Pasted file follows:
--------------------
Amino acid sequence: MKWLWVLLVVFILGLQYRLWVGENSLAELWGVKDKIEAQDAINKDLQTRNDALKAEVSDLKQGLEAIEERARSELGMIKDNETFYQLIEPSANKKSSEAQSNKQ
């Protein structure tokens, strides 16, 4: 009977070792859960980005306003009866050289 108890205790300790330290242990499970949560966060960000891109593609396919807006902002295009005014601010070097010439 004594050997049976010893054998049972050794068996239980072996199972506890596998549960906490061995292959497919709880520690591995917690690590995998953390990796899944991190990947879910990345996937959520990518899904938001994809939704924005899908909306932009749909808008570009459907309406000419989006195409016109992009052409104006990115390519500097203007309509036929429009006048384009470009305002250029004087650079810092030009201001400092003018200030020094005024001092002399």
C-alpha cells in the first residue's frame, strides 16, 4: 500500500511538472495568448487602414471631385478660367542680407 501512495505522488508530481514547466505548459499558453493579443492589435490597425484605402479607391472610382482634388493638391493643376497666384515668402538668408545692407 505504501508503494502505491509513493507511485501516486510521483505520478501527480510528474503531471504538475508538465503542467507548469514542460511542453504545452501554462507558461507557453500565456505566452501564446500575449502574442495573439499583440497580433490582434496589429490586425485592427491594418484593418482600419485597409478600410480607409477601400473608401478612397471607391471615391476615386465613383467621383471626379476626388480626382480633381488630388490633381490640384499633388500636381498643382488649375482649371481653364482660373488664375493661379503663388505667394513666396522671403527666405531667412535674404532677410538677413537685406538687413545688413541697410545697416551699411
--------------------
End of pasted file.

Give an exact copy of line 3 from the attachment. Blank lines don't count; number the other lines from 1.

C-alpha cells in the first residue's frame, strides 16, 4: 500500500511538472495568448487602414471631385478660367542680407 501512495505522488508530481514547466505548459499558453493579443492589435490597425484605402479607391472610382482634388493638391493643376497666384515668402538668408545692407 505504501508503494502505491509513493507511485501516486510521483505520478501527480510528474503531471504538475508538465503542467507548469514542460511542453504545452501554462507558461507557453500565456505566452501564446500575449502574442495573439499583440497580433490582434496589429490586425485592427491594418484593418482600419485597409478600410480607409477601400473608401478612397471607391471615391476615386465613383467621383471626379476626388480626382480633381488630388490633381490640384499633388500636381498643382488649375482649371481653364482660373488664375493661379503663388505667394513666396522671403527666405531667412535674404532677410538677413537685406538687413545688413541697410545697416551699411